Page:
MTA investigating signal alterations leading to slowed trains

Subway trains have increasingly slowed since the MTA began installing  signal timers after the 1995 Williamsburg Bridge crash, according to MTA data and a report by the Village Voice.
Subway trains have increasingly slowed since the MTA began installing signal timers after the 1995 Williamsburg Bridge crash, according to MTA data and a report by the Village Voice. Photo Credit: Jeff Bachner

With nearly half of subway trains finishing their runs late, the MTA will investigate signal alterations that have slowed trains in an attempt to improve safety.

Only 58.1 percent of trains that ran in January reached their last stops within five minutes of their scheduled times, according to MTA data. The stat, known as “on-time performance,” represents a steady decline to what is the lowest in recent years. The metric has its flaws, transit experts and officials note, but has nonetheless alerted agency leadership as to why it has become so difficult for the MTA to meet its subway train schedules.

A recent Village Voice investigation pointed to the ongoing installation of signal timers, essentially subway speed restrictions, that began after the 1995 Williamsburg Bridge subway crash, upon recommendation of the National Transportation Safety Board.

Andy Byford, NYC Transit president, told press last week that the alterations have “undoubtedly had an impact on subway capacity” and reassured the agency’s board Monday that he would be conducting a thorough review of those impacts. He said the Voice investigation “confirmed some of (his) suspicions” when he found areas in the system where subway delays rose after years of fairly static service.

“What could we do to now — with the benefit of hindsight — maintain the safety benefit? But is there a way of mitigating subway performance capacity and punctuality and reliability?” Byford asked, noting that he wouldn’t jeopardize safety for speedier trains. “It’s good practice to always look at, are there unintended consequences of one change? Have you inadvertently created a secondary safety risk, namely crowding, because the system can’t cope?”

At the same time, Byford didn’t feel that on-time performance data, which measure the time it takes for trains to run from one end of their lines to the other, is indicative of subway riders’ experiences. Subway commuters rarely ride the length of an entire line and aren’t traveling with precise train schedules in mind, he reasoned.

Byford told the board Monday that he instead prefers the look at “headways,” known as the amount of wait time between two trains’ arrivals at a station.

“Most people wouldn’t know whether their particular train was the one presented at the platform [at a] particular time, unless they’re some kind of train spotter,” Byford continued. “But headway, i.e. the gap between trains, which obviously influences the amount of time you’re waiting — that is super important.”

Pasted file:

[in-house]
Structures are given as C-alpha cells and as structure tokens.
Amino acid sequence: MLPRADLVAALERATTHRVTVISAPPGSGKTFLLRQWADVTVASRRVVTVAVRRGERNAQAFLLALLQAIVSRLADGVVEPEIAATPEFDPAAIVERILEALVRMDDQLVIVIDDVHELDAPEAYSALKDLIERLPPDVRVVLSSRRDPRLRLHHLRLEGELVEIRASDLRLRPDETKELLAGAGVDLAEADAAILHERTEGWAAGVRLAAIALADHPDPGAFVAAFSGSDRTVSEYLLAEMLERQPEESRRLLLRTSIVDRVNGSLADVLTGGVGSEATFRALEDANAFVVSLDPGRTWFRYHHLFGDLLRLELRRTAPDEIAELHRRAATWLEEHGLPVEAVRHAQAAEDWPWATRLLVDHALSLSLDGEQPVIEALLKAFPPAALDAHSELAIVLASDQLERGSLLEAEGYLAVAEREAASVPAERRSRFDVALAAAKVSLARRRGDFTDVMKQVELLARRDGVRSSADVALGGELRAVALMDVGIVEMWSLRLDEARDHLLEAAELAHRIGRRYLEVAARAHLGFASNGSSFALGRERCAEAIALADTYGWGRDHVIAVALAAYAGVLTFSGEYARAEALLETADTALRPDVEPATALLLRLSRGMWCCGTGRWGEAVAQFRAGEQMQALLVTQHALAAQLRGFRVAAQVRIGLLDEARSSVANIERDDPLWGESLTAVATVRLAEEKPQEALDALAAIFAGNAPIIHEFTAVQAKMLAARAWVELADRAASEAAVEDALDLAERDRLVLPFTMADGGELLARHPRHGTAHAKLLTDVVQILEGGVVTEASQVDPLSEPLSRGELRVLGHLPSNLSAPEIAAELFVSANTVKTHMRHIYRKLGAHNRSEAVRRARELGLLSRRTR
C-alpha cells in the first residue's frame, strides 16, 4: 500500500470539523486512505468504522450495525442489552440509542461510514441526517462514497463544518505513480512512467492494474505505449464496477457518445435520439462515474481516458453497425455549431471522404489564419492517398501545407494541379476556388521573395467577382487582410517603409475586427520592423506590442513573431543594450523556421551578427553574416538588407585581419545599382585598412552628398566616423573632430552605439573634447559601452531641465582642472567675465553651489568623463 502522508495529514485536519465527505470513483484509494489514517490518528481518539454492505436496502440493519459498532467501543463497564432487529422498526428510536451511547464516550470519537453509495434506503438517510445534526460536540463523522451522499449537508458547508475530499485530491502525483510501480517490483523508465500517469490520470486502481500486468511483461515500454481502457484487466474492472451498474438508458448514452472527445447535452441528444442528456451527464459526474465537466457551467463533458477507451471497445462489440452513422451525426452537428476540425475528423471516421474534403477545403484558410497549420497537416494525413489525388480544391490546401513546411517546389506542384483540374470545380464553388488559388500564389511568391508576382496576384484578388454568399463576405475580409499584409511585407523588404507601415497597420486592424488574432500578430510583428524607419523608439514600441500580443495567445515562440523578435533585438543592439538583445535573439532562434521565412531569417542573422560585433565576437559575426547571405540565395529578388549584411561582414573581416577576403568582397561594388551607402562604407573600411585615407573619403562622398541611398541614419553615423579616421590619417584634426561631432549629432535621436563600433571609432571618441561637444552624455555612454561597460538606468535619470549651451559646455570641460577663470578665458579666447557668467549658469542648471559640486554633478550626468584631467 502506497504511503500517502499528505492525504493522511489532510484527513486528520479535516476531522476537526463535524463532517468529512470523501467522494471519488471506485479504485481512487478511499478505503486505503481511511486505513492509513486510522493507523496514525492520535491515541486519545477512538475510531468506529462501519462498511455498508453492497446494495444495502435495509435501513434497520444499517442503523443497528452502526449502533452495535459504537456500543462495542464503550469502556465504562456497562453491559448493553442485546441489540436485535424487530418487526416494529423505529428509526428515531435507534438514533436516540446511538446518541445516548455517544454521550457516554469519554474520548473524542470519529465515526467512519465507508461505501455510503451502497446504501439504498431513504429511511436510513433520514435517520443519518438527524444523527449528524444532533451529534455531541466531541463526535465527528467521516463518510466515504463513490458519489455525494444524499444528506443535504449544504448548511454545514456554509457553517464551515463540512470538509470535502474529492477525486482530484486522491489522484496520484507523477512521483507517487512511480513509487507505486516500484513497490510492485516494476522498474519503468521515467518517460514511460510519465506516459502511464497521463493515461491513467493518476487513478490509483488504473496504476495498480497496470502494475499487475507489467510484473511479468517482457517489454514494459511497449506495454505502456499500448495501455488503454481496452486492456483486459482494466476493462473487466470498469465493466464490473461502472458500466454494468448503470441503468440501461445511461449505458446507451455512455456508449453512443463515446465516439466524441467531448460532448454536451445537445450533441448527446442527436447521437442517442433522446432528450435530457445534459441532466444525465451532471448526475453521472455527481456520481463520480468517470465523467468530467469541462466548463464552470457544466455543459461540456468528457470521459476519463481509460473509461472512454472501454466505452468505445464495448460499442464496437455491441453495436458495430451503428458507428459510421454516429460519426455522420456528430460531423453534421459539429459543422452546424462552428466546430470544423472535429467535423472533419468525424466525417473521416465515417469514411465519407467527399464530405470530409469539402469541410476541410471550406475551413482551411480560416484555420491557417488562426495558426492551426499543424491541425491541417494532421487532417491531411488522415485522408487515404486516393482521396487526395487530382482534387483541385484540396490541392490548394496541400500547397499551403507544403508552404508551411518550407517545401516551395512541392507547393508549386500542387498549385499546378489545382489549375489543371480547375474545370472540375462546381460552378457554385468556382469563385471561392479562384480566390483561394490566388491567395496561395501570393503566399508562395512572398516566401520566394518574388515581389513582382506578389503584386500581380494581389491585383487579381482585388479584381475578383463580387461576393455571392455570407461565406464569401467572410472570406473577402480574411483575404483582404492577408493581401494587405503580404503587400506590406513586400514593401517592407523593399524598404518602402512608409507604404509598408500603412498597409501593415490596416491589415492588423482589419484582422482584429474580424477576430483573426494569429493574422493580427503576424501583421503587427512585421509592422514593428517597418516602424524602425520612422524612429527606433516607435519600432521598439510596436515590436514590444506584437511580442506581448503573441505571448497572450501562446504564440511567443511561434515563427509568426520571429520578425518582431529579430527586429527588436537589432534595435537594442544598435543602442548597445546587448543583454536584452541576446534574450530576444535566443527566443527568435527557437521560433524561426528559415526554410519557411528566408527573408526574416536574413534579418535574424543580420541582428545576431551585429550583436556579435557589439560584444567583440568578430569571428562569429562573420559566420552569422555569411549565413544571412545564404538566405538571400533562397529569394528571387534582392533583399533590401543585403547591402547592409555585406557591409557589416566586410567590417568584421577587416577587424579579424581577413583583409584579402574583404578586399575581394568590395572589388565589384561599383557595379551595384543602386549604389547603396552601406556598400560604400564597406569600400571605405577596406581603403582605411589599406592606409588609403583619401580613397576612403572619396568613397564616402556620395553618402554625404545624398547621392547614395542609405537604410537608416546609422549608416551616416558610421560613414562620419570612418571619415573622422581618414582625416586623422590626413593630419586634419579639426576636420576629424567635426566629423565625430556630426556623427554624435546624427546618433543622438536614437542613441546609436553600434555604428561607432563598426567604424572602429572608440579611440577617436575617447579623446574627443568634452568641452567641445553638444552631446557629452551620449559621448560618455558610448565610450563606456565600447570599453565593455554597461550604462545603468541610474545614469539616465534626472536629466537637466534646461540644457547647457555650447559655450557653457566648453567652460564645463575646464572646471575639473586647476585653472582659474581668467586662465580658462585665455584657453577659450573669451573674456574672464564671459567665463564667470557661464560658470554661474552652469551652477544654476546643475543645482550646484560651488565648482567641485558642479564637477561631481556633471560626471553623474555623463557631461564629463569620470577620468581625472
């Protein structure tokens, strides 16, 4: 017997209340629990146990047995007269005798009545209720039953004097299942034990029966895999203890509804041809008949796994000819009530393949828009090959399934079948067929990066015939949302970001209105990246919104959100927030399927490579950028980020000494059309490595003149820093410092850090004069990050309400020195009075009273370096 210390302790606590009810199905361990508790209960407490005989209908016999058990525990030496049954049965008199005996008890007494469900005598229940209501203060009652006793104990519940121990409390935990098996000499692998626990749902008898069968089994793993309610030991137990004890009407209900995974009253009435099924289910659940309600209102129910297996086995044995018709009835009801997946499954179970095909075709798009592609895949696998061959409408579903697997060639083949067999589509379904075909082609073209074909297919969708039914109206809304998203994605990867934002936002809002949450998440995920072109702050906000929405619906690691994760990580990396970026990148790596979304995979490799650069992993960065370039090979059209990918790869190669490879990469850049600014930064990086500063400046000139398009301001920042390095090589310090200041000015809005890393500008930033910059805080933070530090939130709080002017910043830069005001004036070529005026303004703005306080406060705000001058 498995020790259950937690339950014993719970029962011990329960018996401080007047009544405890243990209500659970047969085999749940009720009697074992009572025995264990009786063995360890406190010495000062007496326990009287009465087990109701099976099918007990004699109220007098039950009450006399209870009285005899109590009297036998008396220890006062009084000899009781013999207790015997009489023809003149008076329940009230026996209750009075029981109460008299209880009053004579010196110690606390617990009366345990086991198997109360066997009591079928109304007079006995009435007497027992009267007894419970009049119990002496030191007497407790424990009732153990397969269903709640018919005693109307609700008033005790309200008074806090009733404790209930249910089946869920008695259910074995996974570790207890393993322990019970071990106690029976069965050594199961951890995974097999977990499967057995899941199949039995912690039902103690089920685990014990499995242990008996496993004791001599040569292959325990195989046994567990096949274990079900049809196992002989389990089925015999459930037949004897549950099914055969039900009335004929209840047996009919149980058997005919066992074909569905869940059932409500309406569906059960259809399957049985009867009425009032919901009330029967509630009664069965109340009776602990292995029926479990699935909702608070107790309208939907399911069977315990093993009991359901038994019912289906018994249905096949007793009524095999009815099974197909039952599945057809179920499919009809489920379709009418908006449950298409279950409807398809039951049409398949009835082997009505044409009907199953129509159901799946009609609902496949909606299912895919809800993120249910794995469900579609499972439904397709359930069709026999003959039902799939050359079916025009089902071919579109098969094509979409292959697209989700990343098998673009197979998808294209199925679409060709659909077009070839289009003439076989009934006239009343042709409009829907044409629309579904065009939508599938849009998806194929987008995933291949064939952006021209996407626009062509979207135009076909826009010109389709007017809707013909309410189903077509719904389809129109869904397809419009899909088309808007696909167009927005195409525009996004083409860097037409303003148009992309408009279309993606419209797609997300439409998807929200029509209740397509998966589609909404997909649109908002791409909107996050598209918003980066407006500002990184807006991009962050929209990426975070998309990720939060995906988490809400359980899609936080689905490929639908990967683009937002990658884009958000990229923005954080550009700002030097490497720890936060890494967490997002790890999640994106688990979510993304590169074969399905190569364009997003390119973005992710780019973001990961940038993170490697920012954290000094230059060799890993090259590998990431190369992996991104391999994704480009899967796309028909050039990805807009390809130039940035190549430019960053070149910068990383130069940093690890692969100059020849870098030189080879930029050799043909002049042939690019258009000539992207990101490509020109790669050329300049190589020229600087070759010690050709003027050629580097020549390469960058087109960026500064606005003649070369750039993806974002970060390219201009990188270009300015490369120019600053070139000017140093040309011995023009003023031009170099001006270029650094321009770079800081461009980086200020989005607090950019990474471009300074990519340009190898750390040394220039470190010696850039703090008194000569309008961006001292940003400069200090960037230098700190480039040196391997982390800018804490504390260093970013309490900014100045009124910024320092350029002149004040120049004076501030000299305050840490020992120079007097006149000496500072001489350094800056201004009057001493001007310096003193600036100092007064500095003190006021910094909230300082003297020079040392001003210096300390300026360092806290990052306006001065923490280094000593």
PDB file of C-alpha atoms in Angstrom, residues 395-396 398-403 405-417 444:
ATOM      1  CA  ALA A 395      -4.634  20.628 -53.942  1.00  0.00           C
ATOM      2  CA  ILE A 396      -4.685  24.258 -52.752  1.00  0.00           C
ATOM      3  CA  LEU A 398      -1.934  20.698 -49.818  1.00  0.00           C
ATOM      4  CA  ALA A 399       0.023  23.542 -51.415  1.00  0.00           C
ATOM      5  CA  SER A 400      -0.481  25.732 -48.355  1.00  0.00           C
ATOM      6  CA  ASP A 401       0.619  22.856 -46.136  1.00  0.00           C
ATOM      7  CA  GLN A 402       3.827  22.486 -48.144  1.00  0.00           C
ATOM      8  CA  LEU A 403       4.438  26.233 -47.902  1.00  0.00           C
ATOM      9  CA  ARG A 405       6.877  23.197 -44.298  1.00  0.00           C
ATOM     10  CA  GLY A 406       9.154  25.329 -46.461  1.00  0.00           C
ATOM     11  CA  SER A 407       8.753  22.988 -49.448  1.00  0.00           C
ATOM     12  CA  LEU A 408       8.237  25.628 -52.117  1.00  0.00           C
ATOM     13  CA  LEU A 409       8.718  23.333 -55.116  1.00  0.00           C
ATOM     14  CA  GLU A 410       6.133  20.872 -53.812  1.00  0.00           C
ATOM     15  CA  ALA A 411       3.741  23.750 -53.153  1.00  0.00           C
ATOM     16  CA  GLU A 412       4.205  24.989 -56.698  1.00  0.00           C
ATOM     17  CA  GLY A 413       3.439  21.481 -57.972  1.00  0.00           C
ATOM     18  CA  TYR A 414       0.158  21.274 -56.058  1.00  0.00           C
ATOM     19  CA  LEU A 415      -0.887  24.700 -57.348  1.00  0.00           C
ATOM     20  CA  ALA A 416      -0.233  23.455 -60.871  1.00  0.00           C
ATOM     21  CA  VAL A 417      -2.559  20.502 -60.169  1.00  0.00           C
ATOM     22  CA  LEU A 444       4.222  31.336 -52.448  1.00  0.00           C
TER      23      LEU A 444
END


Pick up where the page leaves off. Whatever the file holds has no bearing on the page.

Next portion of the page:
Byford’s comments revived a long-standing debate over whether wait times or on-time performances are the better metric to measure data. Some advocates believe they’re both wrong, while others see merit in each. Last September, the MTA attempted to end the debate entirely by rolling out all new data sets.

Regardless of metric, the MTA’s weekday on-time numbers rank among the worst when compared to other major cities around the world. The figures have decreased steadily over the years, with a marked decline beginning in 2011, according to a recent report from the city’s Independent Budget Office. On-time performance fell from 85.4 percent that year to 66.8 percent in 2016. The MTA did not confirm where January’s on-time performance rating ranks historically.

Ellyn Shannon, the associate director of the Permanent Citizens Advisory Committee to the MTA, equates late trains to a capacity reduction. Simply put, if trains are running late, the agency can’t run as many trains as it has scheduled for.

“Those run times impact capacity. And when you’re needing to carry as many people as required now, those run times and on-time performance matters,” Shannon said.

Benjamin Kabak, who writes the Second Ave. Sagas subway blog, sided with Byford, but said there was merit to on-time performance tracking.

“What riders and customers want to know is whether there is a train coming at the right interval and how long it is between trains,” said Kabak, who believes on-time performance is best viewed as an “internal metric” for transit agencies to measure.

“That said I think there is a value in on-time performance. You want a subway system to run on time. On-time performance helps show how long trips are,” he continued “And I think that’s how it relates to the recent stories and recent attention that we’ve heard on subway timers. If travel times are long, trains are slow and people’s rides are impacted in other ways.”

The MTA has already begun reviewing its signal timers, with analyses conducted at 37 locations through the subway system, Byford said. The MTA did not confirm how many other locations would need to be checked, or how many of the timers have been installed since 1995. It’s already become clear that any effort Byford may take to adjust that protocol would face opposition from labor.

“We will fight against any proposed rule or procedural change that we believe would put our members at greater risk of injury or death,” said Tony Utano, president of Transport Workers Union Local 100, in a statement. “Many of these protections were put into place because our members were maimed and killed on the tracks.”